On Wednesday, researchers presented the world’s first photo of a black hole. The image comes from inside the very active galaxy Messier 87, M87 for short, which is 55 million light-years from Earth. This black hole has 6.5 billion times the mass of our Sun. The image will go down in history with no doubt.
It is a historical image that astronomers are presenting: a worldwide network of radio telescopes has for the first time photographed the shadow of a black hole. In addition to the participating researchers of the Event Horizon Telescope (EHT), EU Research Commissioner Carlos Moedas also invited the photo to be presented in Brussels. At the same time, press conferences were held worldwide. In Washington, the National Science Foundation (NSF) informed the public, and other events took place in Chile, China, Taiwan and Japan.
The effort is an indication of how fundamentally important the researchers hold the published results. They are considered comparable to scientific breakthroughs such as the discovery of the Higgs boson (2012) and the first detection of gravitational waves (2016). In both cases, the researches were later awarded a Nobel Prize for their discovery.
The first picture of a black hole is truly a sensation. Over 200 scientists worked for years to present the footage to the public one day. But it is largely thanks to Katie Bouman that the project has succeeded. She has developed the crucial algorithm that helped with the reconstruction of the images.
Three years ago, she led the team that just designed this algorithm for the project. At this time, Bouman was a Ph.D. student for Computer Science and Artificial Intelligence at the Massachusetts Institute of Technology (MIT).
“She was a significant part of one of our imaging teams,” said Vincent Fish, a research scientist at MIT’s Haystack Observatory. Bouman emphasizes that no one would have accomplished this sensation alone. “It worked because many different people worked together with many backgrounds.”
At the center of many, maybe even all, galaxies there is a black hole. It is an extreme place where so much mass concentrates in a confined space that even light can not escape the gravitational effect. Although the sight of science fiction films may seem familiar, no one has actually seen such a gravity monster. All previous pictures were always illustrations, scientifically sometimes more and sometimes less correct.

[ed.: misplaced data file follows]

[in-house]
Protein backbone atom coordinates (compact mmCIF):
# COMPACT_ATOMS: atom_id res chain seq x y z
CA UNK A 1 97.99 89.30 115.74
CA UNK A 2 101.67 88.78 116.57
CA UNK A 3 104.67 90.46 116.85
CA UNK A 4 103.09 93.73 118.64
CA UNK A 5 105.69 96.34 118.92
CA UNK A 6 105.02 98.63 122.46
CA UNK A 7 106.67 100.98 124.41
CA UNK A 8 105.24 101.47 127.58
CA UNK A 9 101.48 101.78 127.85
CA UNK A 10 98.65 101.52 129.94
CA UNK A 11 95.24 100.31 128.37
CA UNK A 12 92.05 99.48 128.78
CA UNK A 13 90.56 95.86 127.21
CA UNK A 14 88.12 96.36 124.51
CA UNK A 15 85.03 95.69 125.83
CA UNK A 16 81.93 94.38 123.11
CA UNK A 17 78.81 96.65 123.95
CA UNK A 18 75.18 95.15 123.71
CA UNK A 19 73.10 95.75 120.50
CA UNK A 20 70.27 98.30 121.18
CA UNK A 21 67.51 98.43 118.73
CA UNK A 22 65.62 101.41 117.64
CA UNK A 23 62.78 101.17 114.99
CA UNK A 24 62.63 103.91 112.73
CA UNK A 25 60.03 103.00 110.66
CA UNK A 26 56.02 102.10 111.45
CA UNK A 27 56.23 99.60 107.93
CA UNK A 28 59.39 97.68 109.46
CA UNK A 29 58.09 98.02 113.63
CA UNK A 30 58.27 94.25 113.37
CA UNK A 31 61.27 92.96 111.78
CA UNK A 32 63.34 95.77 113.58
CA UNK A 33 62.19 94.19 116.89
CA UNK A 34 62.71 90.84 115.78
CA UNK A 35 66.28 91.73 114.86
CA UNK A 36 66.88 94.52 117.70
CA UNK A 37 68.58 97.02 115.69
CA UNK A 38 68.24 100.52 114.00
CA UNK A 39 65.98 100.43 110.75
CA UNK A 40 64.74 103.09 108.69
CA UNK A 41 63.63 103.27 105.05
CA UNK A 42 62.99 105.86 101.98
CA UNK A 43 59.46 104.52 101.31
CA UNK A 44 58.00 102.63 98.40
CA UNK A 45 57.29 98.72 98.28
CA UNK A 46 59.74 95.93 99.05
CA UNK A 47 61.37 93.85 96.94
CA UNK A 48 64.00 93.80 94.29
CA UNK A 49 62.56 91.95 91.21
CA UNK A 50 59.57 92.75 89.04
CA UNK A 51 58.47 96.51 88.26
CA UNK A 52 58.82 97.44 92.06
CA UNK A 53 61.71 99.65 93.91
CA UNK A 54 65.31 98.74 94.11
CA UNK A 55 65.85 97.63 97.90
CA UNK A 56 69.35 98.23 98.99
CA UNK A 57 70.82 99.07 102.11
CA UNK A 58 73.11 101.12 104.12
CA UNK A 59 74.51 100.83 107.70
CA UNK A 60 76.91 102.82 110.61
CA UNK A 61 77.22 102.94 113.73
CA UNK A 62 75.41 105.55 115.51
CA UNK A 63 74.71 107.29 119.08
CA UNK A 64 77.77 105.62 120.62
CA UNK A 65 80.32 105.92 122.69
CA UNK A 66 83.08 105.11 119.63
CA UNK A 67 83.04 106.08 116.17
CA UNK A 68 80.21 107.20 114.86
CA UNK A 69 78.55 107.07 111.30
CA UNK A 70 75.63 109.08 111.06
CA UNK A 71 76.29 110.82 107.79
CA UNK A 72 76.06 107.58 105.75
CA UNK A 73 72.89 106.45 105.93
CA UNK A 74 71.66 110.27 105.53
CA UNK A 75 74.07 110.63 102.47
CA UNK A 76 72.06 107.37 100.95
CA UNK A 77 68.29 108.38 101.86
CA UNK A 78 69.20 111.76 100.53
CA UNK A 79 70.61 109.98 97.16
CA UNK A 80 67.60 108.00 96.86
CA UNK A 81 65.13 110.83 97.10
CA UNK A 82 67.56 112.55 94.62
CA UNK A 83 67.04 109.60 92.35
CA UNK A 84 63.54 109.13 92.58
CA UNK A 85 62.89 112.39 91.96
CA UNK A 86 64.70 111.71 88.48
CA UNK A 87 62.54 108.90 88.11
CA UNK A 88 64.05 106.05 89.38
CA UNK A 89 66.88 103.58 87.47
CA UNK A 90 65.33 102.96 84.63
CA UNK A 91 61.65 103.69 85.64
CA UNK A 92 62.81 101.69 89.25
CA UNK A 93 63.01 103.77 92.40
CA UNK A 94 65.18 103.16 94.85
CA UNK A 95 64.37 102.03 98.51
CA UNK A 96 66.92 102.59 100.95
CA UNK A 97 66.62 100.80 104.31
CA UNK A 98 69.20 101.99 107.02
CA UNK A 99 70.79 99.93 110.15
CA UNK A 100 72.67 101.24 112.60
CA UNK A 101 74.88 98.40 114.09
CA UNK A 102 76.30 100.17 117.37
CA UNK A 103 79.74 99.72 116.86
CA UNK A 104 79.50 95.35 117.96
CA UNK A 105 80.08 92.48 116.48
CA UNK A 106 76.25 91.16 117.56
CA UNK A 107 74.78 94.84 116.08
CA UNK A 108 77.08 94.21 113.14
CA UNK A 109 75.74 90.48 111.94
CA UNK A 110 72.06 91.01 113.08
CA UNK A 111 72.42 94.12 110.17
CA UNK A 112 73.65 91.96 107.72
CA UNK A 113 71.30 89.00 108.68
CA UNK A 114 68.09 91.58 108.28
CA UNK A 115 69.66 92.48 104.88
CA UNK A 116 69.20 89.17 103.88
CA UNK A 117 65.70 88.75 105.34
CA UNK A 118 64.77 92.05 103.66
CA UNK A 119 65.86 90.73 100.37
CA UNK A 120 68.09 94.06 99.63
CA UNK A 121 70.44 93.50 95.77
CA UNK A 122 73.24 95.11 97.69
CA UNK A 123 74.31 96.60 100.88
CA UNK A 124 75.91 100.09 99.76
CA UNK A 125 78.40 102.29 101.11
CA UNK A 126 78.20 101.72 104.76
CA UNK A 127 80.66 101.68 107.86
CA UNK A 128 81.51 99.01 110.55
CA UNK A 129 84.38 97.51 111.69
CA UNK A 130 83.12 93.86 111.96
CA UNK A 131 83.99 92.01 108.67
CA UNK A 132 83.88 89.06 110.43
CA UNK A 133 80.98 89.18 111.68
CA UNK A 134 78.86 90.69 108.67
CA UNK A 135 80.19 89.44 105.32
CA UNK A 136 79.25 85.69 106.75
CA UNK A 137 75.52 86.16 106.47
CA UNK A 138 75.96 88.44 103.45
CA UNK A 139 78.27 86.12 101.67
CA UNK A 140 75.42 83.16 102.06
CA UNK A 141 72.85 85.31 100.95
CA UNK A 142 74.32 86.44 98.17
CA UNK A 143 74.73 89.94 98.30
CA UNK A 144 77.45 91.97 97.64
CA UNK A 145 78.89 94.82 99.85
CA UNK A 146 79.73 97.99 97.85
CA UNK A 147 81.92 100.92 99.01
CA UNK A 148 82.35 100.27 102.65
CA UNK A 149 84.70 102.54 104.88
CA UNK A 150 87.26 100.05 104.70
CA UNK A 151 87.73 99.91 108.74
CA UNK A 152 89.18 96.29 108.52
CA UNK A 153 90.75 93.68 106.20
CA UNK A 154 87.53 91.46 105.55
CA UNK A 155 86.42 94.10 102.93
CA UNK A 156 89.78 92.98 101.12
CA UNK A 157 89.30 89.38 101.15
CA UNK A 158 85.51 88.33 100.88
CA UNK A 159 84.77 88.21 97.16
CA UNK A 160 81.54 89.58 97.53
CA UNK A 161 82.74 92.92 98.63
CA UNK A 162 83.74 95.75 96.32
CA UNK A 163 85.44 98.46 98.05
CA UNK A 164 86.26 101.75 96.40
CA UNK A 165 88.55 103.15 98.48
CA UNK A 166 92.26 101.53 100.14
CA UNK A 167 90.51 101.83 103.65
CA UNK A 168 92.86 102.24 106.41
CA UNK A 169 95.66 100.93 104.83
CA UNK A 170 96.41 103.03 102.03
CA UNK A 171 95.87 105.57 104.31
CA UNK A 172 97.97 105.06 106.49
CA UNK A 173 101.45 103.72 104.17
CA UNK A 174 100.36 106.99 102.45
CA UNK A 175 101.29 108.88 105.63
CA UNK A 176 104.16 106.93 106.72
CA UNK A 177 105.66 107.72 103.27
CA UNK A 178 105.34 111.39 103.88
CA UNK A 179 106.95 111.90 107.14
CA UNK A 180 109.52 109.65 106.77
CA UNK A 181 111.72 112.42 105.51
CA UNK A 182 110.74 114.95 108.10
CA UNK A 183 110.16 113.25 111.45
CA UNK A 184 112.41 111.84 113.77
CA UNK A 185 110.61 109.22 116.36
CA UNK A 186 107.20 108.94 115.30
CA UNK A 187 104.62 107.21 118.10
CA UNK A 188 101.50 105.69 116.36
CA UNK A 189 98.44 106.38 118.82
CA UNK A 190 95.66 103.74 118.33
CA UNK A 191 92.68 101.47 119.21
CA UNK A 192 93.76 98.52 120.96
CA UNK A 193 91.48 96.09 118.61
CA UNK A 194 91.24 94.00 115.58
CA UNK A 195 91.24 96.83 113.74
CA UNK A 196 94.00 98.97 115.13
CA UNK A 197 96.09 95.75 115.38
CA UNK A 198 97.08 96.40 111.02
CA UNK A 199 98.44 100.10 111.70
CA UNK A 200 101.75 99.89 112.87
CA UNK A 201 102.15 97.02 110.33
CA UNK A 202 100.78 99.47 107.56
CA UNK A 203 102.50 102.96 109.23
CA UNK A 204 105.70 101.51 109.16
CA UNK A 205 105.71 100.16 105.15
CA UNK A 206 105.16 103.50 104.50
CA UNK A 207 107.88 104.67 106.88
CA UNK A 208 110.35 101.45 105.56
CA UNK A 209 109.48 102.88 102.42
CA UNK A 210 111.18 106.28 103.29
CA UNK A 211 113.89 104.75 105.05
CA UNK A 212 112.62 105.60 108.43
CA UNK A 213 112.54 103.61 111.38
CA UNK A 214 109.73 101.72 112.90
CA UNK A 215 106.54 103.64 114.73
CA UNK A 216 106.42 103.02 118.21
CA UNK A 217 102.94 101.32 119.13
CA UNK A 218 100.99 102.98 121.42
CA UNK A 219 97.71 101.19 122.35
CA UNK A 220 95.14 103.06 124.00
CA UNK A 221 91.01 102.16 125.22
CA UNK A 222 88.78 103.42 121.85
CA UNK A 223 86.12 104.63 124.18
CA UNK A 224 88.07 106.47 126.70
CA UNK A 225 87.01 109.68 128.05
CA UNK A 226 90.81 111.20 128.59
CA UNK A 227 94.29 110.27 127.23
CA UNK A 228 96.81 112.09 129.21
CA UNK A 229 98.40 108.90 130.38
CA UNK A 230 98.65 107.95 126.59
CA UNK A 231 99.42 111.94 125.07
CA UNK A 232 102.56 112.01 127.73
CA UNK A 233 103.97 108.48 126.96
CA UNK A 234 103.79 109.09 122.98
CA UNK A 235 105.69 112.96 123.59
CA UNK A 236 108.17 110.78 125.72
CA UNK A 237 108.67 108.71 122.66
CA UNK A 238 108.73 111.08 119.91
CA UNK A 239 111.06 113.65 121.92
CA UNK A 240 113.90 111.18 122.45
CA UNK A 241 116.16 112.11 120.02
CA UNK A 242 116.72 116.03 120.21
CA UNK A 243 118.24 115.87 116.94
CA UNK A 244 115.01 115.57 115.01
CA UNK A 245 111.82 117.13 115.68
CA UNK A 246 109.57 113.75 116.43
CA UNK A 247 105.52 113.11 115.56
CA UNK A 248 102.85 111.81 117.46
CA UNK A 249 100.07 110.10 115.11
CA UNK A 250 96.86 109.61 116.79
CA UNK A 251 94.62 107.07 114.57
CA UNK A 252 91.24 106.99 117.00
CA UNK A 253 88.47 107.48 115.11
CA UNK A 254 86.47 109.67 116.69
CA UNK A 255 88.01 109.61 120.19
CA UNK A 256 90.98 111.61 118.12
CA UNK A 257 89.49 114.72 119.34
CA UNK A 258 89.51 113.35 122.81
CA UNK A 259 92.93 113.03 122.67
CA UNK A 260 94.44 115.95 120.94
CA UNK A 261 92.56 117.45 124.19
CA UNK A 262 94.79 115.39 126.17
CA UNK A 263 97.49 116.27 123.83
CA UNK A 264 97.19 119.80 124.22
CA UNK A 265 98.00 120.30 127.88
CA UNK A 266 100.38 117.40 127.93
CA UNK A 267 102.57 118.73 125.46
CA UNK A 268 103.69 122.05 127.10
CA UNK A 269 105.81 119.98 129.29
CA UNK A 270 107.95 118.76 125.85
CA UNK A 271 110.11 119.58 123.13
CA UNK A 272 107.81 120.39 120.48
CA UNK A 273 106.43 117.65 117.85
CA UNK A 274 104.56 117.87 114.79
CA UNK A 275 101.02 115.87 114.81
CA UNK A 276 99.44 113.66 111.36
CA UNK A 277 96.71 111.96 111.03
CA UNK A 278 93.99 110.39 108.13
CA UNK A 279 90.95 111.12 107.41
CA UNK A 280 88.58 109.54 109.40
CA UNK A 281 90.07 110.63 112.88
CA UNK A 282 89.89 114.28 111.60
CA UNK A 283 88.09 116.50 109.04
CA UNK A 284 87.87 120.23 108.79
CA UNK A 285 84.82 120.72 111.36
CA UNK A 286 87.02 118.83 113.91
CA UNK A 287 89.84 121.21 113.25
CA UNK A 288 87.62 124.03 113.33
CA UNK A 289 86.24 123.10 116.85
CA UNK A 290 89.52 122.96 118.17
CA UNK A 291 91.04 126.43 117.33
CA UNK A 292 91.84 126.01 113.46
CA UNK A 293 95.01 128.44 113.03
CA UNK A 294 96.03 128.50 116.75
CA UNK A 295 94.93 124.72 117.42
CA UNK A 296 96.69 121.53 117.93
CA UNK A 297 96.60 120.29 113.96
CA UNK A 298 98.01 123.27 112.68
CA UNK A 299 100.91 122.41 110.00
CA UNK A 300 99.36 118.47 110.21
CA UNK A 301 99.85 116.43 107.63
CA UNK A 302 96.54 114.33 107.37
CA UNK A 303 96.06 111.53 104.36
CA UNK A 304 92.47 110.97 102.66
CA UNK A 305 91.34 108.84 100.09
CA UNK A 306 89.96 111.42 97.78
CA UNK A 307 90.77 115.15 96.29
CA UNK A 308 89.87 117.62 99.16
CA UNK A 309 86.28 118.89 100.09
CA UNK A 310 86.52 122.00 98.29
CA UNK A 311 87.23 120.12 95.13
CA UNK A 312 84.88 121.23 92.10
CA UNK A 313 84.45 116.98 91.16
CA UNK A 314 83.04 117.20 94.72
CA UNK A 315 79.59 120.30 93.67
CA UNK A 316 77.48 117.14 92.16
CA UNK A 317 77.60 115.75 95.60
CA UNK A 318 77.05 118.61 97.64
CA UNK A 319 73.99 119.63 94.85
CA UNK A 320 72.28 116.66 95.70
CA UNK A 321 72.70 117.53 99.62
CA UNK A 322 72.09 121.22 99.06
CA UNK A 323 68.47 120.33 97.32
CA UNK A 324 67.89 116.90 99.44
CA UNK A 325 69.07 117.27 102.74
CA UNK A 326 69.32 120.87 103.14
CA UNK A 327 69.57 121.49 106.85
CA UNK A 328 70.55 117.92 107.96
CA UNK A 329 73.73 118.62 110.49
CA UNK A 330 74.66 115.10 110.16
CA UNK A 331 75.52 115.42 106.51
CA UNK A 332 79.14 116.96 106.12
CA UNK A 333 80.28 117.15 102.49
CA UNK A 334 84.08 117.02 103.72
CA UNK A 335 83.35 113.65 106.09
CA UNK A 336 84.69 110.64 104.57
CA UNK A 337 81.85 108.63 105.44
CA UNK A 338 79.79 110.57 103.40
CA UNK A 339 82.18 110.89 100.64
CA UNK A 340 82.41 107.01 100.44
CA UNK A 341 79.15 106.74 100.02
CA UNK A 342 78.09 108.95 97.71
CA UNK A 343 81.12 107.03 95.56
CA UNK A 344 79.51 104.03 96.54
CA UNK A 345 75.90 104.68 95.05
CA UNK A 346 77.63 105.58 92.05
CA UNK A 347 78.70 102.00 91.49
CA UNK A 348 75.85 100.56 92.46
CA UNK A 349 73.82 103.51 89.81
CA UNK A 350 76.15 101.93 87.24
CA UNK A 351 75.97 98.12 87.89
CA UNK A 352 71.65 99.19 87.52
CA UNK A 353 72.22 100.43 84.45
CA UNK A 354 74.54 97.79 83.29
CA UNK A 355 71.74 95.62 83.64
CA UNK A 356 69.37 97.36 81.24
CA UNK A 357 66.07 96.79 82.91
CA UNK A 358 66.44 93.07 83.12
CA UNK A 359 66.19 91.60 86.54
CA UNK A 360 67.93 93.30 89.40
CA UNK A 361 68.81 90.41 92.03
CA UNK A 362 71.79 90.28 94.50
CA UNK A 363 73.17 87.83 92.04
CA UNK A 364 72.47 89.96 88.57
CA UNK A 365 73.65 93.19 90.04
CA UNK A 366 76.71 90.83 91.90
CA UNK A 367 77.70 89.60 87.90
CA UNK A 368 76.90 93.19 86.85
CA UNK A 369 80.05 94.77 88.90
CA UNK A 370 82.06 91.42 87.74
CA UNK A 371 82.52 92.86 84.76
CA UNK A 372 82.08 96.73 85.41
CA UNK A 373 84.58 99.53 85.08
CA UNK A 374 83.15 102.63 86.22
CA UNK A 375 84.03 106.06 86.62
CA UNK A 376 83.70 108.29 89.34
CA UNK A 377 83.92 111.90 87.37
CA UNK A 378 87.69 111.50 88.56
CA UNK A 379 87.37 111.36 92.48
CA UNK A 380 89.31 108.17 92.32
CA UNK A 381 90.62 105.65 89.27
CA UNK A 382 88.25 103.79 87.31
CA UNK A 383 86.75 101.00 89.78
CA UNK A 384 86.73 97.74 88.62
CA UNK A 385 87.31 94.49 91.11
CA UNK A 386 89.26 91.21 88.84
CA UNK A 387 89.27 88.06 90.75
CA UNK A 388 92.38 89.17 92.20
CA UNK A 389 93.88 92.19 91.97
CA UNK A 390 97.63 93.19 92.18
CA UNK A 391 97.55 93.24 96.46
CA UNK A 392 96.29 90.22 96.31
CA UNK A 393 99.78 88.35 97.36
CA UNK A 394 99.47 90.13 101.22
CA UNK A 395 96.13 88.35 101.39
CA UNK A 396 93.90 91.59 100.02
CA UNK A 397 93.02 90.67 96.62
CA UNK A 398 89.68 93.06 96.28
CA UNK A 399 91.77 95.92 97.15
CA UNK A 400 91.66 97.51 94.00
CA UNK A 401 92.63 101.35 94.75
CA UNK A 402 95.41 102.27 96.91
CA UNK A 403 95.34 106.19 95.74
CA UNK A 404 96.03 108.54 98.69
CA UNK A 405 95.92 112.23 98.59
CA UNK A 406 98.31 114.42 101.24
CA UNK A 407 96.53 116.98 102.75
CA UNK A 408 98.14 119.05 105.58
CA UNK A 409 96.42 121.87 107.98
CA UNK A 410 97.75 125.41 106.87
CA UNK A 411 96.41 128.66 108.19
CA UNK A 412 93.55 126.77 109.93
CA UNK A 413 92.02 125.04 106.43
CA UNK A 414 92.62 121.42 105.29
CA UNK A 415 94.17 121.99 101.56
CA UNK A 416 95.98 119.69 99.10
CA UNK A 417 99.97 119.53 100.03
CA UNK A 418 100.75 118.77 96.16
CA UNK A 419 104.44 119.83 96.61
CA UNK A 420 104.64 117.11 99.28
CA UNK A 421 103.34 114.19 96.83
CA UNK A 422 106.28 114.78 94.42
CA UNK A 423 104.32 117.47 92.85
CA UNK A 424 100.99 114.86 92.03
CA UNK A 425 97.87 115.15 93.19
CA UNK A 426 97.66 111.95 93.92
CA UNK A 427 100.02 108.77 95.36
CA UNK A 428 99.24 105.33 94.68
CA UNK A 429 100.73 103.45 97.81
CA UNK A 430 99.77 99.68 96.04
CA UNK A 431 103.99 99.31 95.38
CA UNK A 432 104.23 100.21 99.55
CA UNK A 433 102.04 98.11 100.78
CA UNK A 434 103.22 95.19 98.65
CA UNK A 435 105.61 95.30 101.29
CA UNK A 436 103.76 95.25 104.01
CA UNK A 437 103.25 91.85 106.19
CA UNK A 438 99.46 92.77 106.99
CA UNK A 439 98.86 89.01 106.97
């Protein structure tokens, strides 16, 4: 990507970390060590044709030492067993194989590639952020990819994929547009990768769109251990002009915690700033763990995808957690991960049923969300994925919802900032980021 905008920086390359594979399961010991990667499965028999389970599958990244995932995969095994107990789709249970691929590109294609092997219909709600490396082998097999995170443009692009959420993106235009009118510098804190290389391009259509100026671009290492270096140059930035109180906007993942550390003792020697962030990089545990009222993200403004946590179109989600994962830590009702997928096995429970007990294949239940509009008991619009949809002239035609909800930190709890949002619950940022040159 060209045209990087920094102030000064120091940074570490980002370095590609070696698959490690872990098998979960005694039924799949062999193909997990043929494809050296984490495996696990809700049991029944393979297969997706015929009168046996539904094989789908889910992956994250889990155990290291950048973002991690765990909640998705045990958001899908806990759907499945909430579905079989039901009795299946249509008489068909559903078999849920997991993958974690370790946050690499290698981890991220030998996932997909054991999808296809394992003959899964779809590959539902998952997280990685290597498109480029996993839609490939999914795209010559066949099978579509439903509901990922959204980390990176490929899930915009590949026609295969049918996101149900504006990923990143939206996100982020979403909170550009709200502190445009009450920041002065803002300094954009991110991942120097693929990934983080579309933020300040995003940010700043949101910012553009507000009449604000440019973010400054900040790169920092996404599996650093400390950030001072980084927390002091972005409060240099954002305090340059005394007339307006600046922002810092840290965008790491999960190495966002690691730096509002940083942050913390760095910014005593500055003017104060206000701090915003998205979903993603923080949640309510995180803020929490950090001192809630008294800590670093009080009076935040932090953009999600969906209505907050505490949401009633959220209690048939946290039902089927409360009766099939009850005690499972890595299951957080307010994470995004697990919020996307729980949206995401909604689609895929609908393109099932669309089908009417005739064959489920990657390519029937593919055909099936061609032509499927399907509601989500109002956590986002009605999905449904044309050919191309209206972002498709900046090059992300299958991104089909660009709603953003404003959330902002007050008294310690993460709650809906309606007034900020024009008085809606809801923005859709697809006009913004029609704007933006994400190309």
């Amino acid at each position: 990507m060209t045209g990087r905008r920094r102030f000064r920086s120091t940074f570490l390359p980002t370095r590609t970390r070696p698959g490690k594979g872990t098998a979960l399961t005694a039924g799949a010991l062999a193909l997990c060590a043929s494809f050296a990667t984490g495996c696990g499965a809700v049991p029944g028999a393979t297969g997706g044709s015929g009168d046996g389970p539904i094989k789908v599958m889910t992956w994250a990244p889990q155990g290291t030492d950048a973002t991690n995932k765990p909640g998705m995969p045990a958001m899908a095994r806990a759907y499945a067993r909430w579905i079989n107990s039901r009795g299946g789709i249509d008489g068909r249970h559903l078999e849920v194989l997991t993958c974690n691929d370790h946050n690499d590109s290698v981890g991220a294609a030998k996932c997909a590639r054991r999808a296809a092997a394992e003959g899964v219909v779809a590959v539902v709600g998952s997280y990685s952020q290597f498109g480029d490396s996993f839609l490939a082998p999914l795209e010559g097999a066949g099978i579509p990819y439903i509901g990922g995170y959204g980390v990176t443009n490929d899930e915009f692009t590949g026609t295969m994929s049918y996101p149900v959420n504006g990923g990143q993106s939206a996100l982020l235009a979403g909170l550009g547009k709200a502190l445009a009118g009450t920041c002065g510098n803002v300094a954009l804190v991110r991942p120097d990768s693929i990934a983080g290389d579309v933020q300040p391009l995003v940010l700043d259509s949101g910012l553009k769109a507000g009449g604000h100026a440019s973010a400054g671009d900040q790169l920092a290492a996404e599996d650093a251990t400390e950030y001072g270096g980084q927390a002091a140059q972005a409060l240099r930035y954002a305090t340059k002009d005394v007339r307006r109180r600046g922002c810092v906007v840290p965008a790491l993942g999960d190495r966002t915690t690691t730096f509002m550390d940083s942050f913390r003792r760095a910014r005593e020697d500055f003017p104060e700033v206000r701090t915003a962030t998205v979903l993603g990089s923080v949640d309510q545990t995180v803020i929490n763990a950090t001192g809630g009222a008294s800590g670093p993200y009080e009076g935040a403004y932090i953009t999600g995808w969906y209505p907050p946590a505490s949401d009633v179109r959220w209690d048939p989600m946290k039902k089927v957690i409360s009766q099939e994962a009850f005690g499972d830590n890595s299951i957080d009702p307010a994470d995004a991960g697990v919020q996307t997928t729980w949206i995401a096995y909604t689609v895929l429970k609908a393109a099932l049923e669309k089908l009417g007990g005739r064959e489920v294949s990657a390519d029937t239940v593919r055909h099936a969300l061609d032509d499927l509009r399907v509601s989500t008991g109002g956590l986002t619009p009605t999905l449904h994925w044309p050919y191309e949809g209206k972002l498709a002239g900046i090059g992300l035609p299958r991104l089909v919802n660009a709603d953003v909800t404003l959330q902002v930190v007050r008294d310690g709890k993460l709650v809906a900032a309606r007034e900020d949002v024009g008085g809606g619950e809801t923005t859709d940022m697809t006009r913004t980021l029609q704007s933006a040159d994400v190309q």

But the now presented picture of the Event Horizon Telescope is real. It has become possible because, after years of preparatory work, researchers have connected numerous radio telescopes worldwide in such a way that they function as a single, gigantic observation instrument. This is how a virtual telescope was created. Its resolution corresponds to that of a single antenna with a diameter of 8000 kilometers. As a result, the comparatively small area of a black hole can be depicted in sufficient detail.
The scientists involved give the following account to illustrate the efficiency of the collection of telescopes: If a person’s eyes were as sharp as the EHT, then this person could theoretically read a newspaper across the Atlantic. However, the telescopes observe no visible light, but radio radiation with wavelengths of just over one millimeter. The captured rays are shown in red in the image, so that the human eye can perceive them.
Among the eight facilities used include the “Alma” telescope in Chile with 66 huge radio dishes, telescopes of the European Southern Observatory, also in Chile, the IRAM 30 -meter telescope at Granada in the Spanish Sierra Nevada and a telescope at the South Pole. All of them had previously been equipped, among other things, with high-precision atomic clocks so that their observations could be synchronized.
For a more in depth look on how Katie Bouman led the charge to create the first-ever image of a black hole, watch her TED talk right here.